Virtual Conference Schedule


How to Program Independent Games with Jonathan Blow
Fascinating view on independent game, but more broadly being a moral developer.


The Value of Values with Rich Hickey
This is a mind opening view of what data really is, independent of the storage medium.

Closing Remarks:

Inventing on Principle with Bret Victor
An inspiring and often times neglected view on how to make an impact as an engineer.

How can you manage a team of developers and still find time to code?

I felt a sense of urgency around this question last year. Because my team had grown and my responsibilities had increased, it had become almost impossible to protect any focused programming time during the work day. After doing some research, I realized that every successful development manager encounters this problem sooner or later as their scope increases; and most of them eventually give up on the idea of being able to do both things.

But I didn’t want to give up on being an active developer as well as a manager. I enjoy writing code because it exercises a very different part of my mind than my management and customer-facing responsibilities do. It also makes me a better manager because I’m affected by my own decisions and I can better understand the needs of the team. There had to be a way to do both.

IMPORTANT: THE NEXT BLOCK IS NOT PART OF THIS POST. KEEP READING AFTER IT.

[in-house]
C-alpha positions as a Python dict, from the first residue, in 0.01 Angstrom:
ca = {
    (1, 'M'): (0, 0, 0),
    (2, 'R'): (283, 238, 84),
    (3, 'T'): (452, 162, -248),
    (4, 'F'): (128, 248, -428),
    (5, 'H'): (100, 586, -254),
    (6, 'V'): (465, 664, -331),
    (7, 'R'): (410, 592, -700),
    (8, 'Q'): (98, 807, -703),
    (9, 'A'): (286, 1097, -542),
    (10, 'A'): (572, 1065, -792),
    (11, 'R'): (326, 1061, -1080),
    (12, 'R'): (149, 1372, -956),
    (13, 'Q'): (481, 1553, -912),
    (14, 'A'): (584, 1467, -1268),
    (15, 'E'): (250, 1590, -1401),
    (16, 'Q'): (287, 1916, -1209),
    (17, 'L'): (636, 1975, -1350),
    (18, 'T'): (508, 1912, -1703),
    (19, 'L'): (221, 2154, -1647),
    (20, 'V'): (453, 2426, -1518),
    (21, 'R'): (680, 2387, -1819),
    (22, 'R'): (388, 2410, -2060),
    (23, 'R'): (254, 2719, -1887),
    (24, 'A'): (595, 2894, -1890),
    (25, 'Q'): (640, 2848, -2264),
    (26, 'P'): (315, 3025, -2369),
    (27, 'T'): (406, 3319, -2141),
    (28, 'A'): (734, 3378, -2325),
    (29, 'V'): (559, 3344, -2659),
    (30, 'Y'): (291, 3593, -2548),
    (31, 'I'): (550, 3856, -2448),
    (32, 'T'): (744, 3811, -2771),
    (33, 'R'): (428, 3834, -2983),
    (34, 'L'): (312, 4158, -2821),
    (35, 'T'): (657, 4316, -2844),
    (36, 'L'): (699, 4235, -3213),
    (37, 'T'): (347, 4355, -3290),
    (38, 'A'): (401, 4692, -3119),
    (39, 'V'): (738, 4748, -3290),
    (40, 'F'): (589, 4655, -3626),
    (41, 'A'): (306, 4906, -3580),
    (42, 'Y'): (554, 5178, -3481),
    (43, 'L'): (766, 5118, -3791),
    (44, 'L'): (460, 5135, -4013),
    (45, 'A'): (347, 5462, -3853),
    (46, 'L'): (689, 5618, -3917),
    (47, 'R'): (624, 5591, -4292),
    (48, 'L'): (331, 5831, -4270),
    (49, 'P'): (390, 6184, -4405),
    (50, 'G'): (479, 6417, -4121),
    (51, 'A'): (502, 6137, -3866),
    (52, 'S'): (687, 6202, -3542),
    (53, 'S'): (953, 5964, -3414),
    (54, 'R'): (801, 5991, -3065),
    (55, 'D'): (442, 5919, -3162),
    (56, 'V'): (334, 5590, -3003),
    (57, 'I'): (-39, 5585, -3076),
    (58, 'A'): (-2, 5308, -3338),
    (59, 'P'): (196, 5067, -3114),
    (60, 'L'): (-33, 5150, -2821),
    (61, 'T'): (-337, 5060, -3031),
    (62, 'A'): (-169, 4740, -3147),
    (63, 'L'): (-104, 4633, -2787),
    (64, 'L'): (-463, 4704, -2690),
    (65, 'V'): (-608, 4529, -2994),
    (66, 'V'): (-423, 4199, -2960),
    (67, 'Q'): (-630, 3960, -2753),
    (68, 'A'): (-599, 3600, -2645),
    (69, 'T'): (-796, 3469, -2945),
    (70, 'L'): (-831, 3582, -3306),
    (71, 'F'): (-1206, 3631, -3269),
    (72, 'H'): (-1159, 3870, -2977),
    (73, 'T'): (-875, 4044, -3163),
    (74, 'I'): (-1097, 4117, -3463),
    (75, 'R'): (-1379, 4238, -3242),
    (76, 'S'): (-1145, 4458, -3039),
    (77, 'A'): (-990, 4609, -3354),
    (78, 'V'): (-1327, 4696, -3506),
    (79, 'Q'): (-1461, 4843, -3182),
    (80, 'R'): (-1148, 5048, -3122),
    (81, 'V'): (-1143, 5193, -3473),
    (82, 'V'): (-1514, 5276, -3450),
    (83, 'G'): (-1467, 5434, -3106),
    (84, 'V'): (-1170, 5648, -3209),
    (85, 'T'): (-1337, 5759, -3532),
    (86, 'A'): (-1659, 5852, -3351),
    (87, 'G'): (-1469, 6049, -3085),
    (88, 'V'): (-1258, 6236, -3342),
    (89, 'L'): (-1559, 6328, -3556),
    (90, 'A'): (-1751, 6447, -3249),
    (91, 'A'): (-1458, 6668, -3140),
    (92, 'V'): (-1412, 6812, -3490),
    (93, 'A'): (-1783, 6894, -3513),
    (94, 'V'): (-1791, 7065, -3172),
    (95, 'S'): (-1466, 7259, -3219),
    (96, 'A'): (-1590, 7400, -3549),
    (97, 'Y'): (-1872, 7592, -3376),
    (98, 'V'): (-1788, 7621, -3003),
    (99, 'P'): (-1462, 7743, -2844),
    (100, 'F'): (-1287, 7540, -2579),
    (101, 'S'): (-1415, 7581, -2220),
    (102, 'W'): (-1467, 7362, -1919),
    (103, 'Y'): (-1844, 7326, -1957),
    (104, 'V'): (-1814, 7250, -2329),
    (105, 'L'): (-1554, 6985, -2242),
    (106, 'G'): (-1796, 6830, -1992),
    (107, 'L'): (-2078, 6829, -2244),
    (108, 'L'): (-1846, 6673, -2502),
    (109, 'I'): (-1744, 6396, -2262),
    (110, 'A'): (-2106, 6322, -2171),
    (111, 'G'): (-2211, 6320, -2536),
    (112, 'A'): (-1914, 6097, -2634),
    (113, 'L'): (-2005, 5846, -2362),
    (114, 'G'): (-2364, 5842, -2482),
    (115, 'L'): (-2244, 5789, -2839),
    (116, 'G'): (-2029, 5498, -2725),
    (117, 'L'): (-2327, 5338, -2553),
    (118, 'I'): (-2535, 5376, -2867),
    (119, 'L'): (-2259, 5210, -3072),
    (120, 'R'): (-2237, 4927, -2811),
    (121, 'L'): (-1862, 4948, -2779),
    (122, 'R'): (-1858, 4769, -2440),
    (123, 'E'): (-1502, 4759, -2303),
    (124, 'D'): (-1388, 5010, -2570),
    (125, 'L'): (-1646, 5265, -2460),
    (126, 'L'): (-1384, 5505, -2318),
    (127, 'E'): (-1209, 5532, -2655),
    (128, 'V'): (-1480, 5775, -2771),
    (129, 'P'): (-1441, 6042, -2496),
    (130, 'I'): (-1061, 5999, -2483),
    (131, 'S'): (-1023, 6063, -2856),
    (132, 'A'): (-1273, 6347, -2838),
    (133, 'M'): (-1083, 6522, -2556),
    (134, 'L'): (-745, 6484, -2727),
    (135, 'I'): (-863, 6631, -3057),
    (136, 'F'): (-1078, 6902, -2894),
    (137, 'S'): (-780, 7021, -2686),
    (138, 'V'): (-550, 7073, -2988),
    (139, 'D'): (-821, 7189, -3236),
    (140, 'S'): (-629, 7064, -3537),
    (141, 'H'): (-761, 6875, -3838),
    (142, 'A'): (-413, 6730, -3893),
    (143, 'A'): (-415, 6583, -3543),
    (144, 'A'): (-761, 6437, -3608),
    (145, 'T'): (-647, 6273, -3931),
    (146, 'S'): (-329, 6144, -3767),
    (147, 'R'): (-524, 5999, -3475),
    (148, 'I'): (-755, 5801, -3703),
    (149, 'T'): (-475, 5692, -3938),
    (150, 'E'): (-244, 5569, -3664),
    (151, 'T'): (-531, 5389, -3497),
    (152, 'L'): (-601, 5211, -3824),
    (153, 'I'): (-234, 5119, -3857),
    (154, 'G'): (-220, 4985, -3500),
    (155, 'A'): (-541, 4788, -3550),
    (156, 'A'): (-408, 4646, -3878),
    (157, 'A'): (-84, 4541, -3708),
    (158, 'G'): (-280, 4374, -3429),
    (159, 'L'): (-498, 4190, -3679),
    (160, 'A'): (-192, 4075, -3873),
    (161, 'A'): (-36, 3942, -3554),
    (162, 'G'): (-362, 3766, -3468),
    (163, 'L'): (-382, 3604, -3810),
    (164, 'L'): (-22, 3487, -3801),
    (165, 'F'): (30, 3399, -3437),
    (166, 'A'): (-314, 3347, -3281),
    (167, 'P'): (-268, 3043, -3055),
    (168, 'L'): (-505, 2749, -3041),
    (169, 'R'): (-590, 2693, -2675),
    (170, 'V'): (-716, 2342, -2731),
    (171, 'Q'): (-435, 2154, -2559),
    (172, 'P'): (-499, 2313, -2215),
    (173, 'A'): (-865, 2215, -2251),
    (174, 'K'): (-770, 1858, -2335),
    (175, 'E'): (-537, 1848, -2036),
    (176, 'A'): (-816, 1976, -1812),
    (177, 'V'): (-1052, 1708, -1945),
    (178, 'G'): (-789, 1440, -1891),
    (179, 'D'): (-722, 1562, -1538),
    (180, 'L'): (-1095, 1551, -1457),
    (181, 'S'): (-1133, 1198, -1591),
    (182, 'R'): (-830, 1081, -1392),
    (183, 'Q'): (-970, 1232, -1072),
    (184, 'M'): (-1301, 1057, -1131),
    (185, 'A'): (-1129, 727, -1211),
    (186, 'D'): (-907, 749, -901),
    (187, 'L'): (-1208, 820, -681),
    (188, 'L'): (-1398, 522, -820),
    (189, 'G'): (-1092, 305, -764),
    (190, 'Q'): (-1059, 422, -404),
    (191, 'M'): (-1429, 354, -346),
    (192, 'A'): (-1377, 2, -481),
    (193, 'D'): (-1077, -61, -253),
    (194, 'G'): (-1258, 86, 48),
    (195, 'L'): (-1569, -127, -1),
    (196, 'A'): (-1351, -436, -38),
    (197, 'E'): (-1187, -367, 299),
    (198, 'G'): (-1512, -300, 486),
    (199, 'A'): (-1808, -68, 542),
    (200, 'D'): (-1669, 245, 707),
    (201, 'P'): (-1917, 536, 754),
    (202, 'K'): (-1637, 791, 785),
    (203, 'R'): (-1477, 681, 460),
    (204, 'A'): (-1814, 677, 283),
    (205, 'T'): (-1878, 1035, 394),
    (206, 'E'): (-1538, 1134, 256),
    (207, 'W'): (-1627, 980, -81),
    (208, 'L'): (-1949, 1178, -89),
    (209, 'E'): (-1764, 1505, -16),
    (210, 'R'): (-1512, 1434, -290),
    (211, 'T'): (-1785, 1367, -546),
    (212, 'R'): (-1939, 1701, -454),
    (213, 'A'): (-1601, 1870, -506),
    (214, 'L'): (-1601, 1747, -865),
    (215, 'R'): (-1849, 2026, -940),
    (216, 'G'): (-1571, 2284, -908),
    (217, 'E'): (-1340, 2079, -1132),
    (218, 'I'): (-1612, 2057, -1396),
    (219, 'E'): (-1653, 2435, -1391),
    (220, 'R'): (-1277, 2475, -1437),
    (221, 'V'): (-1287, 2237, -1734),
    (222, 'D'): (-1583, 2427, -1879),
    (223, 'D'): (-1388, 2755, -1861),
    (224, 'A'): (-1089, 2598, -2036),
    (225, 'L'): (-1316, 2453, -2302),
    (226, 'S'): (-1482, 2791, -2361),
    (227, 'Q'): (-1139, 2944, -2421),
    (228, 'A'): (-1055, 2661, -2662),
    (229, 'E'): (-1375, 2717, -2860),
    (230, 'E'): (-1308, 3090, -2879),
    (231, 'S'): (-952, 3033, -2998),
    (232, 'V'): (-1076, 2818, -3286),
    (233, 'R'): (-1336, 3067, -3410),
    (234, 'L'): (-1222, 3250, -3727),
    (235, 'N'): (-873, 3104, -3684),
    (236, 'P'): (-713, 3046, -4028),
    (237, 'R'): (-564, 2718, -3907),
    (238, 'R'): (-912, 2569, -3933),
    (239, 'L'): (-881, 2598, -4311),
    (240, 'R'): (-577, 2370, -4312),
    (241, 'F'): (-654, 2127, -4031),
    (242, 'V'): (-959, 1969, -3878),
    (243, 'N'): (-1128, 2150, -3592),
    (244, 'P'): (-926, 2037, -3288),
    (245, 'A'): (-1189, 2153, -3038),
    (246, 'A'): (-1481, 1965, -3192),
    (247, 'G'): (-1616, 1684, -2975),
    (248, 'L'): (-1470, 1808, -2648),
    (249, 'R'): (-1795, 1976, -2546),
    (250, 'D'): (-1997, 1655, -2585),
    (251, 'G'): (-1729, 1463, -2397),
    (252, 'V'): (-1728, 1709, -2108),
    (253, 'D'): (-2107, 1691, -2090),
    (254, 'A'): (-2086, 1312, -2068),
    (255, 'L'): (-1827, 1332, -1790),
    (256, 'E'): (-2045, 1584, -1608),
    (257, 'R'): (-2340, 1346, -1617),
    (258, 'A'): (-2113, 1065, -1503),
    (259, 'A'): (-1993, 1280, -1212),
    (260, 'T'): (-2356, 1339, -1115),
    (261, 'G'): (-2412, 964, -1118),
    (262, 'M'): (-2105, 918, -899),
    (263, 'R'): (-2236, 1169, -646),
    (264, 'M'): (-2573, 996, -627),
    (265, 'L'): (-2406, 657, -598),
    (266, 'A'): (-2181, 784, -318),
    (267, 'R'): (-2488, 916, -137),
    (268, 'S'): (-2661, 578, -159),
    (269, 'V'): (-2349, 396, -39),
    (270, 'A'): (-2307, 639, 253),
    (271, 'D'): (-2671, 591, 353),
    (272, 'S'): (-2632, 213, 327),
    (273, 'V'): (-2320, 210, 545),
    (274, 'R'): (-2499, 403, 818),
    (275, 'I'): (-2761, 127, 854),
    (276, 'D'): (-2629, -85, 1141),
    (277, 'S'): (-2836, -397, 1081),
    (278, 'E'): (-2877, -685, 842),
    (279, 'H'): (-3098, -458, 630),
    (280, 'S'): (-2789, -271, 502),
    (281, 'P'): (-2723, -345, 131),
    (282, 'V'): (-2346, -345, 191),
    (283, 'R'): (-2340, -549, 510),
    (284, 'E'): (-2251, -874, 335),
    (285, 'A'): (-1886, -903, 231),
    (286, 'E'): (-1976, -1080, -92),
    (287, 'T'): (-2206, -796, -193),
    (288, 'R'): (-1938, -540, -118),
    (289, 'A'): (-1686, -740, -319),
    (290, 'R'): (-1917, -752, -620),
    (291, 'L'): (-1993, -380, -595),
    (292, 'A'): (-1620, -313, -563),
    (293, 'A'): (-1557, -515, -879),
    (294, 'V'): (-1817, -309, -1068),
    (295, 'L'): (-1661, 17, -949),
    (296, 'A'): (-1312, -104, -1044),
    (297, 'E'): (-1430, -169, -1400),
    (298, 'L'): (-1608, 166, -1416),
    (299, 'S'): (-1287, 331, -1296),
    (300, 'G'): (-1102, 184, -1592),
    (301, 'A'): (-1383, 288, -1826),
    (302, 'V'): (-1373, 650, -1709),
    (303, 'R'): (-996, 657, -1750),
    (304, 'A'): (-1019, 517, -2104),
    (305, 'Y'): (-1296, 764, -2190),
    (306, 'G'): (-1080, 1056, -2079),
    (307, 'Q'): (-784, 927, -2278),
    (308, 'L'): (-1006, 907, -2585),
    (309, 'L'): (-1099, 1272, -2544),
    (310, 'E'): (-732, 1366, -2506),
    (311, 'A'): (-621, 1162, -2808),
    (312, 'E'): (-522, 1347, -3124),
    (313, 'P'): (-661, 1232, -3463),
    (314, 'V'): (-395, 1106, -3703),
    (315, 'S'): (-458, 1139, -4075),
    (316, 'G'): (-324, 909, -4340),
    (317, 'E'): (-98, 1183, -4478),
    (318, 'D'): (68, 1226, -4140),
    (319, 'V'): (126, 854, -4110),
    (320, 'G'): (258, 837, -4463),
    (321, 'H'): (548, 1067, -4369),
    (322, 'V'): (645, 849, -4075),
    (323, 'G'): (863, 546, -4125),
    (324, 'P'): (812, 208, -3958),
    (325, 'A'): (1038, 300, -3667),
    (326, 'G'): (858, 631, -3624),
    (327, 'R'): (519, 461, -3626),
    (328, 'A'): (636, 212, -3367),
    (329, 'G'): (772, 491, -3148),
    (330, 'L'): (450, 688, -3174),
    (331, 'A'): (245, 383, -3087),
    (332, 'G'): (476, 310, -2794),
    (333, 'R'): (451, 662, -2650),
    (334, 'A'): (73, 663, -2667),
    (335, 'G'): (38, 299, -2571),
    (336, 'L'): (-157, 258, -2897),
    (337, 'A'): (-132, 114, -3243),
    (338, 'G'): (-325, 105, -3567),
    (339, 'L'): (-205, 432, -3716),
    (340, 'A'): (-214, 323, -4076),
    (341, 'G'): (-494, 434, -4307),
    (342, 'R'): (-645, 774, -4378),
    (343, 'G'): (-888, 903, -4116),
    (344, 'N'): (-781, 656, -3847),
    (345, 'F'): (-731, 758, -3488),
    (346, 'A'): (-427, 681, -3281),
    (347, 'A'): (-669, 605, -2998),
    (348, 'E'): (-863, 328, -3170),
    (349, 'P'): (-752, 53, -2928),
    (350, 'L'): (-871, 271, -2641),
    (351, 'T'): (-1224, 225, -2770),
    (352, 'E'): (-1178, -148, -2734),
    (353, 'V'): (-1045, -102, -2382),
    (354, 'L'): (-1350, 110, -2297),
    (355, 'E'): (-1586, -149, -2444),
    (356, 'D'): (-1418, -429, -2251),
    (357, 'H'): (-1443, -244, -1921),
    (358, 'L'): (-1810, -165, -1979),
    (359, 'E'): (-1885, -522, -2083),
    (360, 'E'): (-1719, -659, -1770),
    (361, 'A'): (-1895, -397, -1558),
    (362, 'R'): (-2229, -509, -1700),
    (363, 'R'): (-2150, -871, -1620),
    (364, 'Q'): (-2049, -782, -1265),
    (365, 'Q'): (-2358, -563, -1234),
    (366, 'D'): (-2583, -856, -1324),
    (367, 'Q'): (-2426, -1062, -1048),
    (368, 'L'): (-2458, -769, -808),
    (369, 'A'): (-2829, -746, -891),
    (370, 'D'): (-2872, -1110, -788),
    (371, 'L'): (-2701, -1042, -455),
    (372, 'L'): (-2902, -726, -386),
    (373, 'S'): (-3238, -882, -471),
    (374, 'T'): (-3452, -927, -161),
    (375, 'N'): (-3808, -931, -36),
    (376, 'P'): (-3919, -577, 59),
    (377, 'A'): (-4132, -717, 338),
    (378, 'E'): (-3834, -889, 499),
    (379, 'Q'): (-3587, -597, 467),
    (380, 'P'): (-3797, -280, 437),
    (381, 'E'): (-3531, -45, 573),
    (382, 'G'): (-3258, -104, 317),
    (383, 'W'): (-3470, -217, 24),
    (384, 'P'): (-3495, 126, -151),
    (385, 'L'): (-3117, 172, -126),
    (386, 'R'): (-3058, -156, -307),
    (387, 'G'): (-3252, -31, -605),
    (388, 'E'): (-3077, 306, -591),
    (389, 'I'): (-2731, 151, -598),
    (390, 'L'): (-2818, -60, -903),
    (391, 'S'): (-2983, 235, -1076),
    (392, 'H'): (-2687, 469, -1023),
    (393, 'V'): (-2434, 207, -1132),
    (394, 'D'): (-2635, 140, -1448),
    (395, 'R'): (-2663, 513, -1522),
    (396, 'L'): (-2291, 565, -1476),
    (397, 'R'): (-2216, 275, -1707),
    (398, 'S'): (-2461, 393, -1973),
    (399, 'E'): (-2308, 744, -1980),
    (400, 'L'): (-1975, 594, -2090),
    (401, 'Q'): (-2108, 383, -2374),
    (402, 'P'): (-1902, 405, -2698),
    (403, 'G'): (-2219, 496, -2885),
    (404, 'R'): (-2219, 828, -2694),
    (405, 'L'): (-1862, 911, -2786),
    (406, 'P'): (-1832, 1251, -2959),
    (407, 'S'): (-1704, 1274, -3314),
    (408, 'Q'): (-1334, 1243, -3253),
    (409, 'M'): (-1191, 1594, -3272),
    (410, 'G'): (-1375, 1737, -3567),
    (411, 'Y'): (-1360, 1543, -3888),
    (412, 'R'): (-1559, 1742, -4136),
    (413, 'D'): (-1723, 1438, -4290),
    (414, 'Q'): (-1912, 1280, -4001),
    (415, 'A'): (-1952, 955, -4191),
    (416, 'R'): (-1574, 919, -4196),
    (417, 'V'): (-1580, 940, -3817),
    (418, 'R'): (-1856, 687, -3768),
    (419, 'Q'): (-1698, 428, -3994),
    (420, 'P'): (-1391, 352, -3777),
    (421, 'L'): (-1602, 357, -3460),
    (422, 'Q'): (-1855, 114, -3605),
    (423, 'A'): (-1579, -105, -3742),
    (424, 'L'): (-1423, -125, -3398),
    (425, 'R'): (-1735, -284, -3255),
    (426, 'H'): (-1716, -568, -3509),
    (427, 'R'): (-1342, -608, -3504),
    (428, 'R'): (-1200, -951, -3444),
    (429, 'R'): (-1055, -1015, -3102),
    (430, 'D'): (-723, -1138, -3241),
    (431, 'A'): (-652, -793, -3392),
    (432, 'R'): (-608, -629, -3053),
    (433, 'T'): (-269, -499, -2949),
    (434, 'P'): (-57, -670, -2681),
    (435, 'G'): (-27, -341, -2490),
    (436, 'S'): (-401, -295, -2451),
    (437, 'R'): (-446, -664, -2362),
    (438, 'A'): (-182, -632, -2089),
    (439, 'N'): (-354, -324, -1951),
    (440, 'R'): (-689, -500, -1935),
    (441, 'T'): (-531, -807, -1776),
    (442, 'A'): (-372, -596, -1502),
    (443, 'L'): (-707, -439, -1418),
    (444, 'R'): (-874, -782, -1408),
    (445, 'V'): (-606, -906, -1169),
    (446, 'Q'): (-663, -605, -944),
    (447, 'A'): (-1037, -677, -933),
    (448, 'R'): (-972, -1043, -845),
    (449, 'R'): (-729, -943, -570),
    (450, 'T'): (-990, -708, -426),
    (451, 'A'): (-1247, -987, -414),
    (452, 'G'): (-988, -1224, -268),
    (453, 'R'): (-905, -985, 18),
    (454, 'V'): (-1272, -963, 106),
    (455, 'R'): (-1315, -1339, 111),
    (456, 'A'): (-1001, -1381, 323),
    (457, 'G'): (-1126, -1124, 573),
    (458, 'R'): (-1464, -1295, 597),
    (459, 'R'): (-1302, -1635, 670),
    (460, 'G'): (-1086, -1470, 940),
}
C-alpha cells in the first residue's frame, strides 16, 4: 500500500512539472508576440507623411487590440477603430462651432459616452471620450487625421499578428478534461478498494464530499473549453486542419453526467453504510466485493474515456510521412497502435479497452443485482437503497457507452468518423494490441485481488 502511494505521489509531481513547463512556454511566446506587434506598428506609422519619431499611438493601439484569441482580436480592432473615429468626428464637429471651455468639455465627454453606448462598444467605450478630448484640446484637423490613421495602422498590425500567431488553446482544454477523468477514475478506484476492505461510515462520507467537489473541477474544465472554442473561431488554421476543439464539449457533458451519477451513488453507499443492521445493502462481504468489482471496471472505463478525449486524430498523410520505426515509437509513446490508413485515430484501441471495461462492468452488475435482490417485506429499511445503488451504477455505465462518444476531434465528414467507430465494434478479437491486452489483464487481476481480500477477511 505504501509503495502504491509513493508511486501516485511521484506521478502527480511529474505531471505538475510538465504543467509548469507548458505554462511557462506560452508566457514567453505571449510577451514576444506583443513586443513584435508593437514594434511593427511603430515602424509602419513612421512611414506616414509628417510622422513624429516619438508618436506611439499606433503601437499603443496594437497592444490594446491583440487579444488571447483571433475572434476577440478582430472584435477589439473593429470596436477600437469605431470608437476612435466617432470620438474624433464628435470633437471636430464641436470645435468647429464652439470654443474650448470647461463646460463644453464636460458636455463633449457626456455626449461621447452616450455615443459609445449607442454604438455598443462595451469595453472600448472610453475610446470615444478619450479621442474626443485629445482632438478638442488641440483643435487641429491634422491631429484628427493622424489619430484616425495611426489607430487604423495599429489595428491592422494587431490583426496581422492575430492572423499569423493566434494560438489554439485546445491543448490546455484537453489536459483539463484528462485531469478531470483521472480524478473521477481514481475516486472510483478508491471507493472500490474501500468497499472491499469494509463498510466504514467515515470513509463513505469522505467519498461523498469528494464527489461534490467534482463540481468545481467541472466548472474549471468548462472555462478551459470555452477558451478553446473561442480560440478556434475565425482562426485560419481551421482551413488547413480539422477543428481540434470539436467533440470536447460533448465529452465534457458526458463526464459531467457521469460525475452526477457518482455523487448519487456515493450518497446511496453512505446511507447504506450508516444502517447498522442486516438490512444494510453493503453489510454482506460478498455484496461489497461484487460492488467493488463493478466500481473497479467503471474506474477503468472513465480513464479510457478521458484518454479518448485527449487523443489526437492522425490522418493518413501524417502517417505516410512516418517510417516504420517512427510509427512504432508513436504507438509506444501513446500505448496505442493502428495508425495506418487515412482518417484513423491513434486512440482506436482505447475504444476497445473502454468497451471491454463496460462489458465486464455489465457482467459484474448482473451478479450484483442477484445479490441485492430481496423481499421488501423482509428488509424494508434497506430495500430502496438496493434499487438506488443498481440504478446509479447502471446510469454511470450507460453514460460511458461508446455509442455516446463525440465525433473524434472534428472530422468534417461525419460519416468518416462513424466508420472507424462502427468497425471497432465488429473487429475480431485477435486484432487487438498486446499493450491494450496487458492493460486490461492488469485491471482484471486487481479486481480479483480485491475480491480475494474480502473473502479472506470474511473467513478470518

It turned out that the other members of my team were also looking for a way to protect solid, uninterrupted blocks of time for deep coding and collaborative work. We put our heads together and came up with the idea of a daily Code Bash. We blocked this time on our calendars, making a mutual commitment that we would dedicate this time to coding and be available to help each other through answering questions, discussing designs, pair programming, and code review.

One of the challenges that we had to navigate was how to make sure that our other obligations to the company as a whole didn’t go unattended, and that a developer would always be available to help with anything time-sensitive that might come up. We didn’t want to reduce our team’s contributions and responsiveness to the rest of the company by blocking this time. So each day, a rotating developer acts as the “superhero,” fielding any support questions, charge capture customer trainings, or data requests that come up during Code Bash.

The team has been a lot more productive since we put this into place, and it’s been truly transformative for me. I now typically get more than 10 hours of dedicated programming time each week, compared to less than 1 hour beforehand - even though my other responsibilities have continued to increase in the meantime. My job is more balanced and more satisfying as a result of this change. It’s a very pMD solution to a problem that felt unsolvable!

My dog, Irwin, and I share many common interests, including playing frisbee, going on trail runs, eating good food, and participating in hardcore coding sessions. OK, maybe that last one is just me, but when I do dive headfirst into a serious software development task, I try to take some inspiration from my canine friend.